NBC Sports Boston Breakfast Podcast: B's take Game 4 and 3-1 series lead

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NBC Sports Boston Breakfast Podcast: B's take Game 4 and 3-1 series lead

1:32 - Following the Bruins’ 3-1 win in Game 4 vs. the Maple Leafs, DJ Bean, Tony Amonte and Meghan Duggan break down how Boston was able to pull out the win despite Patrice Bergeron being out of the lineup.

6:49 - Legendary Patriots broadcaster Gil Santos passed away on Thursday at the age of 80 on his 80th birthday. Tom E. Curran and Michael Holley celebrate the life of the hall of fame broadcaster by sharing some of their favorite personal stories of Gil. 

11:41 - Brad Marchand released an article on the Players’ Tribune before Game 4 about his style of play and how he was meant to play in Boston. Tom Curran, Michael Holley and DJ Bean discuss how Marchand has become one of the most important players in recent Bruins history.

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TALKING POINTS: Tuukka Rask leads Bruins to Game 4 victory

TALKING POINTS: Tuukka Rask leads Bruins to Game 4 victory

GOLD STAR: Got to give it to Tuukka Rask, who made 31 saves overall and stopped 21-of-22 shots in the first couple of periods while the Bruins were getting their footing after the news that Patrice Bergeron wasn’t going to play. He stoned Patrick Marleau on a 2-on-1 odd-man rush in the first period, unlike the ones he scored on twice in Game 3, and made another save on a breakaway in the second period just before the Bruins were able to break the tie. There were plenty of moments early in the game when the Bruins were hemmed in or having difficulty generating any kind of offensive possession, and Rask was their best player through all of it. We’ve often said that Rask has to prove it in big games, and this may prove to the biggest game of the first-round series against the Maple Leafs. Rask was at the top of the list for getting it done for the Black and Gold tonight.

BLACK EYE: The Leafs actually played a pretty good game all things considered, but if you need to pin some blame on somebody, then give it to William Nylander. He played on a top line that got outplayed by Riley Nash, Brad Marchand and David Pastrnak when it really mattered. Nylander only had one shot with most of his attempts coming from a good distance away from the net. He was a minus-2 and hasn’t really showed much of anything in the series to date. At least Auston Matthews was winning face-offs, generating offense and was a threat early in the game, but Nylander didn’t really do much to make himself noticeable in a gritty, hard-fought game that meant a ton to both teams. It’s indicative of a Leafs hockey club that probably needs to mature a little bit before they’re ready to truly make a deep run in the playoffs.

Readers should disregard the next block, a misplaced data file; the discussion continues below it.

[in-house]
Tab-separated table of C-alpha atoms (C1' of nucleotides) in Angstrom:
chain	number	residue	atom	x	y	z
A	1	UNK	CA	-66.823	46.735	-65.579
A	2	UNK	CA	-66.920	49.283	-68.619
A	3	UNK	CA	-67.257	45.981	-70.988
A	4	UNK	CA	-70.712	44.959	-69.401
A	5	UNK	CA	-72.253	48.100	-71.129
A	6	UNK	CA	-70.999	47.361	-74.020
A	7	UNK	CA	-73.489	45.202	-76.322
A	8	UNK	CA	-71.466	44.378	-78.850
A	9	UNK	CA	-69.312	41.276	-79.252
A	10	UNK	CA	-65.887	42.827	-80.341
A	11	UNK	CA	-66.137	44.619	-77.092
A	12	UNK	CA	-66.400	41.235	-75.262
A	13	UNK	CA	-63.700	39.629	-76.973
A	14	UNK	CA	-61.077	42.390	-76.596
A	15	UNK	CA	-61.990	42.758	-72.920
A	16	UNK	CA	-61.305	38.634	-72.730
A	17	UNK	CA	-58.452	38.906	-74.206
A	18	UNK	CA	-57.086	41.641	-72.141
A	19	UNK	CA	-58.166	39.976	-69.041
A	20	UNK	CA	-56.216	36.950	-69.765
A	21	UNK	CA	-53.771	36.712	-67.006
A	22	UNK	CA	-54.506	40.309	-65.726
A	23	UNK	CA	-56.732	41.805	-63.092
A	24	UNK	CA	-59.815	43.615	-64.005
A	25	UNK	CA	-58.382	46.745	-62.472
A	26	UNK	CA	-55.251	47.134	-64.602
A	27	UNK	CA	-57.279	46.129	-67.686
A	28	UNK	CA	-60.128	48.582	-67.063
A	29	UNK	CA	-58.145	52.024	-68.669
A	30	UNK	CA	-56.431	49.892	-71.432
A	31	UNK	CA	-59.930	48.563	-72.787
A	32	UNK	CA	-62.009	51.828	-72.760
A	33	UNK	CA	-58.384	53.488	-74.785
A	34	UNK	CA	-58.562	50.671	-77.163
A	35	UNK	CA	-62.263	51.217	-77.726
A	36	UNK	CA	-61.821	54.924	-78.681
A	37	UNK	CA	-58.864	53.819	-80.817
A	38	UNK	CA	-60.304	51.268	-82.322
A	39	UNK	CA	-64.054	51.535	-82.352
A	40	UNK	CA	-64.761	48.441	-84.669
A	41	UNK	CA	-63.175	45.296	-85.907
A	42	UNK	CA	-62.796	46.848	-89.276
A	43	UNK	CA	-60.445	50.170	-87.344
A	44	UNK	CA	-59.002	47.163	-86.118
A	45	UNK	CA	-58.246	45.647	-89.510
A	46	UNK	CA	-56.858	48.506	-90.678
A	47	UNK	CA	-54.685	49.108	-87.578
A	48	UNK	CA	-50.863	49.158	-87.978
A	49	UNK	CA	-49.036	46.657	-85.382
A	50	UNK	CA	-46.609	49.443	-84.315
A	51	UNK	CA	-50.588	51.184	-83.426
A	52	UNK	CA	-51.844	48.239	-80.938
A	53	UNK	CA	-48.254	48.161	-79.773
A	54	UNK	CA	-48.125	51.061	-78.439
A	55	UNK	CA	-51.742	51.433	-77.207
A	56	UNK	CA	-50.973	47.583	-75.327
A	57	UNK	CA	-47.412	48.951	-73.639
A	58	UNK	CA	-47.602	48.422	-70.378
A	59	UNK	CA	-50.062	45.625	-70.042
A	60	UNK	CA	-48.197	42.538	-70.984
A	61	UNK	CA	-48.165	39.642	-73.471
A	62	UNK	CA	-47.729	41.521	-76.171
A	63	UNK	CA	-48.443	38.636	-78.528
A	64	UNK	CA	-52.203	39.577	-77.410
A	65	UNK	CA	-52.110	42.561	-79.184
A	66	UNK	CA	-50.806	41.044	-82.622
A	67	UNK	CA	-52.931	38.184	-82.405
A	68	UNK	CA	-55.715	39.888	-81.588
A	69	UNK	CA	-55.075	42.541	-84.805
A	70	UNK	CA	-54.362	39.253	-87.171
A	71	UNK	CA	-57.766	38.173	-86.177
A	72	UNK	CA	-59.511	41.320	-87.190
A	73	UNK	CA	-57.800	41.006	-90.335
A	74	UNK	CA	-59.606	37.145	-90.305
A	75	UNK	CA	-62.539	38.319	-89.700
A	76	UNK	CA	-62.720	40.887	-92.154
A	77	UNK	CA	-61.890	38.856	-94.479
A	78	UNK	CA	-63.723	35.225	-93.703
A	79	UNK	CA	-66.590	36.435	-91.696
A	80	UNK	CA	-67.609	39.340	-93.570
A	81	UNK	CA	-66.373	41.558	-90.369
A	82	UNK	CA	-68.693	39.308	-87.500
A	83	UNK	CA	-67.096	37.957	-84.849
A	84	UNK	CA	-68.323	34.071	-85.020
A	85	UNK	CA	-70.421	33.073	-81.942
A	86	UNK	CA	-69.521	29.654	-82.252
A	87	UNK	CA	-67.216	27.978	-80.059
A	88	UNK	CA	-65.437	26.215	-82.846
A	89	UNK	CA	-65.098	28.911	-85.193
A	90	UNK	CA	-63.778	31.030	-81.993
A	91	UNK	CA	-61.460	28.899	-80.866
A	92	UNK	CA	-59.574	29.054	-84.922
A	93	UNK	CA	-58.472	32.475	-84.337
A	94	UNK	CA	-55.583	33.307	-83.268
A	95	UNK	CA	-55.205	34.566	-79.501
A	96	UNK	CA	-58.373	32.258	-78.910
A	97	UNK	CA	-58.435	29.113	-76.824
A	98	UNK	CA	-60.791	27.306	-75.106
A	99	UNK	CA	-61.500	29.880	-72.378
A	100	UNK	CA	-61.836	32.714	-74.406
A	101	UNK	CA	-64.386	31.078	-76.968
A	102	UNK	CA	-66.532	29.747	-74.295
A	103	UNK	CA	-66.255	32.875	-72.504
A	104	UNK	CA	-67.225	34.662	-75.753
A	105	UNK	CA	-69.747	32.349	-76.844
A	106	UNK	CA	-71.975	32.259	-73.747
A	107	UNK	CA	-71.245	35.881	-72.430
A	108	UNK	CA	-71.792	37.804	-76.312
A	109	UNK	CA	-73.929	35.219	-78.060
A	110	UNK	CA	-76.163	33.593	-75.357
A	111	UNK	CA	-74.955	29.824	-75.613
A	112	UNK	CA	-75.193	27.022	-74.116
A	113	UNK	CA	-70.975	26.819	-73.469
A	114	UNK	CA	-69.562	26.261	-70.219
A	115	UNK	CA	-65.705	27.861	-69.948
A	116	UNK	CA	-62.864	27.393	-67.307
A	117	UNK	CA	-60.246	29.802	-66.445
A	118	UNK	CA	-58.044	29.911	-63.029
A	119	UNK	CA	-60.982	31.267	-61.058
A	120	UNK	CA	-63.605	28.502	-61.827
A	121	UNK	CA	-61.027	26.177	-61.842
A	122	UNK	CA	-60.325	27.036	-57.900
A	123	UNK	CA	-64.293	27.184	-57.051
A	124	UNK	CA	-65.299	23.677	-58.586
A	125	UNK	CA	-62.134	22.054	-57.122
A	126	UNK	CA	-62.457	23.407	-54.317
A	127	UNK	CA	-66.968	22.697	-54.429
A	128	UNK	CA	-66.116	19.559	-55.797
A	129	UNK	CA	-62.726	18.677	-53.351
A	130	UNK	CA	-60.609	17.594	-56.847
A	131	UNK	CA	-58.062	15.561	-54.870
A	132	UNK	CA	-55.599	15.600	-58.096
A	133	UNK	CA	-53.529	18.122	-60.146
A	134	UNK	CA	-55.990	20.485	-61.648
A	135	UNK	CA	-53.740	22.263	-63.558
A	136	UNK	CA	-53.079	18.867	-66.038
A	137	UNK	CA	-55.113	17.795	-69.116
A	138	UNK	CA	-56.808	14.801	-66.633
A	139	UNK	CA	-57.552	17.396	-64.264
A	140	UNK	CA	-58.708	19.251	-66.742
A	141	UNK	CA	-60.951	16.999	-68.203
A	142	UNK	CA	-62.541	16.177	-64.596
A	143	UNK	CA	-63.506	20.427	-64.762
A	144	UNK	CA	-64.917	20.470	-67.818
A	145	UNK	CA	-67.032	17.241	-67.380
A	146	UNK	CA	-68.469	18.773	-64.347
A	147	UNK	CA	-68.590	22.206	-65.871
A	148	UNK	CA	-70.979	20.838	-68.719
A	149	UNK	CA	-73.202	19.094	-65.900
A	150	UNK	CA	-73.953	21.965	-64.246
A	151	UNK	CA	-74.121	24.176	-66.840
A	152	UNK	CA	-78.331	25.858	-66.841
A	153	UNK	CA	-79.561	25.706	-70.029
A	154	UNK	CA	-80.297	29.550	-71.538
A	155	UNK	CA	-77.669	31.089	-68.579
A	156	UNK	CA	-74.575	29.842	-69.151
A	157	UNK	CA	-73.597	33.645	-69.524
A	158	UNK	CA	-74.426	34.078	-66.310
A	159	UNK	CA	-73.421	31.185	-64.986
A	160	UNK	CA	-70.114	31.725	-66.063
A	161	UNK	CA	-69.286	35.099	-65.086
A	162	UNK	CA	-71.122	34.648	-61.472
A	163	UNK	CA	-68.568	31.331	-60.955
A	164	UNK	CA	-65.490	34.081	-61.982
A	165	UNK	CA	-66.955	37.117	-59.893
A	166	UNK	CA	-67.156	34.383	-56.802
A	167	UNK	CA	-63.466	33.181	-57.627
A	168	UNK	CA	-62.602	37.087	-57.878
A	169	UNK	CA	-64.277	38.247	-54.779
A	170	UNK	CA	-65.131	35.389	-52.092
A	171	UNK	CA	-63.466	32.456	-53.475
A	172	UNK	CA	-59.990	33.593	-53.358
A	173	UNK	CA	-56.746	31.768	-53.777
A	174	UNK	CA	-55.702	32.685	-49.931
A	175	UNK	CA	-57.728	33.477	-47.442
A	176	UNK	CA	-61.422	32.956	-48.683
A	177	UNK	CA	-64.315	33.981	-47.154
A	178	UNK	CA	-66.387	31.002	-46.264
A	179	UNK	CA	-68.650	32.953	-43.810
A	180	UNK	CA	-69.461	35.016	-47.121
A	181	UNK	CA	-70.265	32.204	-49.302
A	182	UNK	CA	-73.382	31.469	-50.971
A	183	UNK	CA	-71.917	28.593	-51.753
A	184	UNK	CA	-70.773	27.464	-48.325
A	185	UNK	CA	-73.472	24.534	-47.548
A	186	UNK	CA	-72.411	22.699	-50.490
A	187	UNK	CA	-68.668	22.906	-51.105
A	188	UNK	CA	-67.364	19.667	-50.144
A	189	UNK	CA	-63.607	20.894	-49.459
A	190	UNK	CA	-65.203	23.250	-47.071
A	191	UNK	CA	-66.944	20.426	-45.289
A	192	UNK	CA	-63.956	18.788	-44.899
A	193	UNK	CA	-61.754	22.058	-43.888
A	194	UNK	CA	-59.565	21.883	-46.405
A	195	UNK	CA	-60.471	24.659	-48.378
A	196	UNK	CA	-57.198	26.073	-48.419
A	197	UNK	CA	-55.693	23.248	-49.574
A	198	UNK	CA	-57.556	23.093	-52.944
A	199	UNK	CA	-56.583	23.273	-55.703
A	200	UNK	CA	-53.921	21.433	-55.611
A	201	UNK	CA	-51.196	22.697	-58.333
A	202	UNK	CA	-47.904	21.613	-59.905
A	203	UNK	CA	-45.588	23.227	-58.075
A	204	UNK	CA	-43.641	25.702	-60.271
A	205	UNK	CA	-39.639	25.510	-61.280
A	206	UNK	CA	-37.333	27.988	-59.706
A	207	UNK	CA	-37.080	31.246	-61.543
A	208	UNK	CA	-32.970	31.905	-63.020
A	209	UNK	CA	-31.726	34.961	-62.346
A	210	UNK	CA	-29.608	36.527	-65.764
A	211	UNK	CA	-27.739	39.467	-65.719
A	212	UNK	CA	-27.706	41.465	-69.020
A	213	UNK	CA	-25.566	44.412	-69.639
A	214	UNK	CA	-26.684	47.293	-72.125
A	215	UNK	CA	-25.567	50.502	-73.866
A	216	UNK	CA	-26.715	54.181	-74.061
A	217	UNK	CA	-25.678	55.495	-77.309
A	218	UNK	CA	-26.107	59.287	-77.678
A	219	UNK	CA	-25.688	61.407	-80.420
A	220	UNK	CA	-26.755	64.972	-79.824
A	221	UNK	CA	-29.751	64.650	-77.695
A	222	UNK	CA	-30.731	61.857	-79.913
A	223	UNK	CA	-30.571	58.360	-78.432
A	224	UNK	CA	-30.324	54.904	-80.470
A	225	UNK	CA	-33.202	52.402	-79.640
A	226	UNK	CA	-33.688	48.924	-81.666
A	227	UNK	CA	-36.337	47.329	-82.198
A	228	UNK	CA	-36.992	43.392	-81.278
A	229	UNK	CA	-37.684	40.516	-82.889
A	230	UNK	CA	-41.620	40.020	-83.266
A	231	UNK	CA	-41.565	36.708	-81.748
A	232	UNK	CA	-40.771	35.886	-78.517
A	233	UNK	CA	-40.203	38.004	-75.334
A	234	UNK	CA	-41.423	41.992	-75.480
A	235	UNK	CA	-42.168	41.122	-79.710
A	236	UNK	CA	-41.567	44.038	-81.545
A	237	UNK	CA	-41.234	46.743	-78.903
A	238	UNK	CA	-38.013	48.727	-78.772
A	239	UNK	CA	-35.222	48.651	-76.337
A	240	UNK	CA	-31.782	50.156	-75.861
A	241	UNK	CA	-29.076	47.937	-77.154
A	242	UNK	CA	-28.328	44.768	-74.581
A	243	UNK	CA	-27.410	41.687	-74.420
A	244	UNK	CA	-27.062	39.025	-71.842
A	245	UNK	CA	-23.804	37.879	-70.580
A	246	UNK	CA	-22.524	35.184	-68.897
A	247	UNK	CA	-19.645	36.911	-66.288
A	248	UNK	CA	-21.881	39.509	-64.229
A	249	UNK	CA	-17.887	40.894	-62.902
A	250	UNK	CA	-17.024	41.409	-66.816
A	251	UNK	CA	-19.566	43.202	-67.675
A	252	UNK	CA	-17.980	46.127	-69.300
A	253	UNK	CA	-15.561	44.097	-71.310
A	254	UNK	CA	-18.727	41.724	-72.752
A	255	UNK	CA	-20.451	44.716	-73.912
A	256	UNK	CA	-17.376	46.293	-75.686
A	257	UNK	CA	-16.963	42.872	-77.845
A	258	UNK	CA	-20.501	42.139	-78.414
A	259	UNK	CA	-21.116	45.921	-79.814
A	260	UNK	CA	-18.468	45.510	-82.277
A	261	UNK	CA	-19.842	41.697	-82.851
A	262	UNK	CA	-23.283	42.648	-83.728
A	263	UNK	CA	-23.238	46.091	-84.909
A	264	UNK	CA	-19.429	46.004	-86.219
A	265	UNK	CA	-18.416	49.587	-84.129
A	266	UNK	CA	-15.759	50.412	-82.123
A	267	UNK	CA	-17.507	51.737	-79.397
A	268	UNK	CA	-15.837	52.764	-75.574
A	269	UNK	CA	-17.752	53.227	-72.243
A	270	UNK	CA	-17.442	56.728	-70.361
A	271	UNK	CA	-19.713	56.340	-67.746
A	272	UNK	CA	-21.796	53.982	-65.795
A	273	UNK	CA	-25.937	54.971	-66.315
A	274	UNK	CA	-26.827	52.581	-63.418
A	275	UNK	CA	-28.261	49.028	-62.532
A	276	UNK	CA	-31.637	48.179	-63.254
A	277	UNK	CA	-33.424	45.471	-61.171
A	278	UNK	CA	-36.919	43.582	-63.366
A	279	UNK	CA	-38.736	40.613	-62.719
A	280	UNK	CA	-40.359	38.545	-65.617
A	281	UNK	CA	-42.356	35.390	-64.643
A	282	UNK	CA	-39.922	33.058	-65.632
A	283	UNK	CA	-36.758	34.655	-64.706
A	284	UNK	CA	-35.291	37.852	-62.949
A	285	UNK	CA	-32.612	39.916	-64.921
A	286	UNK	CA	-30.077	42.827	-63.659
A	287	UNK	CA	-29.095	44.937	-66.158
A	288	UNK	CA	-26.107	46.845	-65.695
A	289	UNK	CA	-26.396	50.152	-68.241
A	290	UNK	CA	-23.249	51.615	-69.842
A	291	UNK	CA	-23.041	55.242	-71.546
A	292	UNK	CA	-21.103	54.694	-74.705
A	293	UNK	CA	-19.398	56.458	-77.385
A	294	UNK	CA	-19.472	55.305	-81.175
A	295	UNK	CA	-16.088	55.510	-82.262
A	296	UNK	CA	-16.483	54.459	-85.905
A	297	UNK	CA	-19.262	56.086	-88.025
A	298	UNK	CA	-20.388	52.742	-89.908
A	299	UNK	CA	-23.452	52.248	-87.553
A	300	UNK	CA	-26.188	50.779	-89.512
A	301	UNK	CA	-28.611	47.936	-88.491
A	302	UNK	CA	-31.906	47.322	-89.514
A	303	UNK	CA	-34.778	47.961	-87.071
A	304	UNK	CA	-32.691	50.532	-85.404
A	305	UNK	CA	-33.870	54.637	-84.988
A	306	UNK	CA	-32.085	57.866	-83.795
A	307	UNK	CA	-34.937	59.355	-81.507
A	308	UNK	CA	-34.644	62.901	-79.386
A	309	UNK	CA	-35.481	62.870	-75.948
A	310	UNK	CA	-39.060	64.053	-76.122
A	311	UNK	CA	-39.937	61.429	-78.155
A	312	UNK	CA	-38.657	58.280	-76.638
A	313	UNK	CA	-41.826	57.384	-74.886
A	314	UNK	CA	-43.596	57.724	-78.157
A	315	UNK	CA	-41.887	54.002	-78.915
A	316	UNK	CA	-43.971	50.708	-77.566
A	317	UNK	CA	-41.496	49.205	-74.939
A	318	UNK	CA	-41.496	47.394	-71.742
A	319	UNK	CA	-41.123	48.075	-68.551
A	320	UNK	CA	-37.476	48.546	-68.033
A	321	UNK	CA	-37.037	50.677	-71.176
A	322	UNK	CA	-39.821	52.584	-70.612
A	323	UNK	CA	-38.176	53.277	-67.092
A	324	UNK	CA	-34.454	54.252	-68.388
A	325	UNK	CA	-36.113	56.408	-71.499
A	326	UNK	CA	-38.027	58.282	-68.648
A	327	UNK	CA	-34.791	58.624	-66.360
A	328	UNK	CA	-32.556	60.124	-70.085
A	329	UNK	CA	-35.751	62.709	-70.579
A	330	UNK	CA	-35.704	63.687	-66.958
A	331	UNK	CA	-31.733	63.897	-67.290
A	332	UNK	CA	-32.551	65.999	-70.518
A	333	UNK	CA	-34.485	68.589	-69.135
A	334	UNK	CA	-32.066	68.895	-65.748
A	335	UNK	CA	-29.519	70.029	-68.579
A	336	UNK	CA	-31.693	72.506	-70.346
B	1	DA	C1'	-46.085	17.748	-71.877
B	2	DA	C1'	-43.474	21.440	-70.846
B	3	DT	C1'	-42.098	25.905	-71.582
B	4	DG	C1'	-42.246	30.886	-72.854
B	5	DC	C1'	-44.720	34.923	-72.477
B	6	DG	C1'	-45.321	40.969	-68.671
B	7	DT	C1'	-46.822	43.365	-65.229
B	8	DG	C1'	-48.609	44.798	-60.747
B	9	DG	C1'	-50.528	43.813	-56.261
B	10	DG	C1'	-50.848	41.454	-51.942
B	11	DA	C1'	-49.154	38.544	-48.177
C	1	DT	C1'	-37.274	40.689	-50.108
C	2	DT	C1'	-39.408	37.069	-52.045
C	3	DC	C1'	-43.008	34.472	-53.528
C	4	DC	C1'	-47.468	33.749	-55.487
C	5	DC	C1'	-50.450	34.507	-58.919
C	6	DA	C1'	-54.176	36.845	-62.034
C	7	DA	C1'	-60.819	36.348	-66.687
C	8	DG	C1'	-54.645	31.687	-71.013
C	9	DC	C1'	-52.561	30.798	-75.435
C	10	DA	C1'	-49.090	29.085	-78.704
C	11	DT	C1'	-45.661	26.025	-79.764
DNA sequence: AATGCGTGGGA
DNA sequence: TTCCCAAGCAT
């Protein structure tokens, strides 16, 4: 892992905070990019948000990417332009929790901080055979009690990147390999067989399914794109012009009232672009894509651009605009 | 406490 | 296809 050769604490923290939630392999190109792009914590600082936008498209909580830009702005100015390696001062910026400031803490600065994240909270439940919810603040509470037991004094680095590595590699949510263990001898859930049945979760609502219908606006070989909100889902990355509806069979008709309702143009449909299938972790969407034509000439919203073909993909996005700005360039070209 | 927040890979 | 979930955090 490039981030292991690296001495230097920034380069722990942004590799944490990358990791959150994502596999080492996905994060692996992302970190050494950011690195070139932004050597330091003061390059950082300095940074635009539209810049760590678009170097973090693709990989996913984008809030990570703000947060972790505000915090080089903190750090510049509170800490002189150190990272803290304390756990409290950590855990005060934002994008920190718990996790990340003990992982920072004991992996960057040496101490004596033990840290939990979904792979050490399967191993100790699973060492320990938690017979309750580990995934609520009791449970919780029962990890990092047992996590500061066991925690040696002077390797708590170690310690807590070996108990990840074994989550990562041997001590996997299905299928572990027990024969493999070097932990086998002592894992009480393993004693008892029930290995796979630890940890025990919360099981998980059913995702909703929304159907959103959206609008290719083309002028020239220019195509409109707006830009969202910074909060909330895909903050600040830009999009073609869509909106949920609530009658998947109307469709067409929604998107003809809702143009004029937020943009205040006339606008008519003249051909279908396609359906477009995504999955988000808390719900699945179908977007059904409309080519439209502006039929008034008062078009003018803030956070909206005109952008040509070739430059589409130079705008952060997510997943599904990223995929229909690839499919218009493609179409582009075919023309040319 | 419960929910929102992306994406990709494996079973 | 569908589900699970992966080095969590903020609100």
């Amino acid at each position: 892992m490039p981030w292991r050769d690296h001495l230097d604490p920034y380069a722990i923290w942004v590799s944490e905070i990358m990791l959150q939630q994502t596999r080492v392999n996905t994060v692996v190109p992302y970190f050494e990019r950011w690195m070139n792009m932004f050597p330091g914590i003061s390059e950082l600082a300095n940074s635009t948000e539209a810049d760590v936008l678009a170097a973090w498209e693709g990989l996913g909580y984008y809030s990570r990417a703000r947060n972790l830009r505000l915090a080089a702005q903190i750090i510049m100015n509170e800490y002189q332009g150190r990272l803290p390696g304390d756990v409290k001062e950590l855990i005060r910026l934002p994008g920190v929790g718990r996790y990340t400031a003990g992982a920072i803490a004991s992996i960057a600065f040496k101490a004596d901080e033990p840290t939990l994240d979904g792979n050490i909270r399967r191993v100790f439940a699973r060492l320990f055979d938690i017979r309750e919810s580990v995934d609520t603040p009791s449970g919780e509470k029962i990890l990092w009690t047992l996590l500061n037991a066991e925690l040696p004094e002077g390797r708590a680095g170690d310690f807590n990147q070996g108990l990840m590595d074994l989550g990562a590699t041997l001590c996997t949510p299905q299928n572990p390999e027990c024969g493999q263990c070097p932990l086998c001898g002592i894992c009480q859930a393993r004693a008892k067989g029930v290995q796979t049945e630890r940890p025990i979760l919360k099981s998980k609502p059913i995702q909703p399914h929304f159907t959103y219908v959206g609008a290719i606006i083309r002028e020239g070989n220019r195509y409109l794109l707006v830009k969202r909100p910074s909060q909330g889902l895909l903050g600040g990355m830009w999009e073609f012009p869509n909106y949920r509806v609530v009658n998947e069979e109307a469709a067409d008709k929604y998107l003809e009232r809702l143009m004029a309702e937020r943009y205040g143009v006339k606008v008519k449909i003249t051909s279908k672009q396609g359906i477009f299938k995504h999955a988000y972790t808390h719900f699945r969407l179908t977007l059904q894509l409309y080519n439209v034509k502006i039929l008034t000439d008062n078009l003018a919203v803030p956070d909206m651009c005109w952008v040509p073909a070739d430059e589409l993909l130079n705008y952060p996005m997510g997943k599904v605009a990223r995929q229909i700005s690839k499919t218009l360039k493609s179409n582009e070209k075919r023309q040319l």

TURNING POINT: Clearly it was the Brad Marchand goal in the second period, but not because it was a really nice goal. It was because the Maple Leafs probably thought they had the Bruins right where they wanted them after a long shift with an icing and a defensive zone face-off, but instead, the B’s flipped the script on Toronto. They took advantage of a bunch of overeager kids on the ice, as Riley Nash won the draw and Adam McQuaid flipped the puck up the ice, turning it into a 2-on-1 with David Pastrnak and Brad Marchand. Pastrnak fed a no-look pass to Marchand for a shot at the vacated net, and the rest was history for the Black and Gold in a game they most definitely needed to win if they wanted to capture the series.

HONORABLE MENTION: Riley Nash didn’t end up on the score sheet, but give him all kinds of credit for stepping up and filling in at the last minute with Bergeron a last-minute scratch from the lineup. It was Nash that won the D-zone face-off after an icing call at the end of a long shift, and he worked the puck to Adam McQuaid for the stretch play that turned into the game-winning goal. In all, Nash played 19:10 of ice time, had a shot on net, a hit, a blocked shot and a giveaway while playing between Brad Marchand and David Pastrnak. He battled his way to 12-of-25 face-off wins. In actuality, Nash had half the wins in the face-off circle for the entire team and was exactly the kind of solid player Boston needed to step in and have a calming influence on that top line. They weren’t spectacular, but they made the plays when it mattered.

BY THE NUMBERS: 12-5-2 – the Bruins record this season when Patrice Bergeron is out of the lineup, which is a testament to their overall depth and how well Riley Nash has played in his place this season.

QUOTE TO NOTE: “We tried to weather the storm and bring a storm of our own. We got the first goal tonight and that was a big thing. I think every team that’s scored first in the series has won.” –Jake DeBrusk, on the different ways the Bruins have combatted any home-ice advantage while they were in Toronto.